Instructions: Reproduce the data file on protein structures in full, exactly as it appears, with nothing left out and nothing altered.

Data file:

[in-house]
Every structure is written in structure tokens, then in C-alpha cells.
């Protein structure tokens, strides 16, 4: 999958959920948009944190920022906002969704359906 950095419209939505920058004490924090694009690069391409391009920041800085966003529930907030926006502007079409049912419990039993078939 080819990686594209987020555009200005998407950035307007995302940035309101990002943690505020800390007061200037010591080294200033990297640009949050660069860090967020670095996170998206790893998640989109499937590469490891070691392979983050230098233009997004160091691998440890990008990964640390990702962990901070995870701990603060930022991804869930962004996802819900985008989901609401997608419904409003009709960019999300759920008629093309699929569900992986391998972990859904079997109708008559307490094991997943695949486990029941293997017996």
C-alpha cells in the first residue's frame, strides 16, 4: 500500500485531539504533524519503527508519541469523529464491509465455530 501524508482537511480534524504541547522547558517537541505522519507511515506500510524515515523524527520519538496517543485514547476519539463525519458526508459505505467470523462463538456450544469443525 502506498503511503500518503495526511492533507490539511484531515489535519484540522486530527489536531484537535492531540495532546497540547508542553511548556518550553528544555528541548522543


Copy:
[in-house]
Every structure is written in structure tokens, then in C-alpha cells.
């Protein structure tokens, strides 16, 4: 999958959920948009944190920022906002969704359906 950095419209939505920058004490924090694009690069391409391009920041800085966003529930907030926006502007079409049912419990039993078939 080819990686594209987020555009200005998407950035307007995302940035309101990002943690505020800390007061200037010591080294200033990297640009949050660069860090967020670095996170998206790893998640989109499937590469490891070691392979983050230098233009997004160091691998440890990008990964640390990702962990901070995870701990603060930022991804869930962004996802819900985008989901609401997608419904409003009709960019999300759920008629093309699929569900992986391998972990859904079997109708008559307490094991997943695949486990029941293997017996």
C-alpha cells in the first residue's frame, strides 16, 4: 500500500485531539504533524519503527508519541469523529464491509465455530 501524508482537511480534524504541547522547558517537541505522519507511515506500510524515515523524527520519538496517543485514547476519539463525519458526508459505505467470523462463538456450544469443525 502506498503511503500518503495526511492533507490539511484531515489535519484540522486530527489536531484537535492531540495532546497540547508542553511548556518550553528544555528541548522543